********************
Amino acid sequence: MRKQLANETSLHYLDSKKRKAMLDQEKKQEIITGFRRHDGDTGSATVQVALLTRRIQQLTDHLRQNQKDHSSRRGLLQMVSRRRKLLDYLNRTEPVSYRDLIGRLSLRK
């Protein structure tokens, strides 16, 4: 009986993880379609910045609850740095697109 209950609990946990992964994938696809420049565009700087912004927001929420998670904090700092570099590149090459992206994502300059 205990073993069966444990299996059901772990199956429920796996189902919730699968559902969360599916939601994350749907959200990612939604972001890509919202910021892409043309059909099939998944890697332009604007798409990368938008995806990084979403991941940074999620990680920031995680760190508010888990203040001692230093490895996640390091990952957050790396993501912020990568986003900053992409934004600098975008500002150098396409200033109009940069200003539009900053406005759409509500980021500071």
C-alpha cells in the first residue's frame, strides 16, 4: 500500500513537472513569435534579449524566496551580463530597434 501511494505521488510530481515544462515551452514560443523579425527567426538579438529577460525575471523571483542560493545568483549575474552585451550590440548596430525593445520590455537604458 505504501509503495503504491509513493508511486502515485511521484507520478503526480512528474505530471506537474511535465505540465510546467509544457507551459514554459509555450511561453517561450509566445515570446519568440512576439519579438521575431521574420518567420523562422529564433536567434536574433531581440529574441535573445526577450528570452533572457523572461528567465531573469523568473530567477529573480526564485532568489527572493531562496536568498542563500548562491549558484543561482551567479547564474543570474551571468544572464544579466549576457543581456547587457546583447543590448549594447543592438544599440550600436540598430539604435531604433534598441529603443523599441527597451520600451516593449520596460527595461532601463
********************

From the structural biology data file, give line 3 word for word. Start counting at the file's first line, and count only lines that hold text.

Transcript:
C-alpha cells in the first residue's frame, strides 16, 4: 500500500513537472513569435534579449524566496551580463530597434 501511494505521488510530481515544462515551452514560443523579425527567426538579438529577460525575471523571483542560493545568483549575474552585451550590440548596430525593445520590455537604458 505504501509503495503504491509513493508511486502515485511521484507520478503526480512528474505530471506537474511535465505540465510546467509544457507551459514554459509555450511561453517561450509566445515570446519568440512576439519579438521575431521574420518567420523562422529564433536567434536574433531581440529574441535573445526577450528570452533572457523572461528567465531573469523568473530567477529573480526564485532568489527572493531562496536568498542563500548562491549558484543561482551567479547564474543570474551571468544572464544579466549576457543581456547587457546583447543590448549594447543592438544599440550600436540598430539604435531604433534598441529603443523599441527597451520600451516593449520596460527595461532601463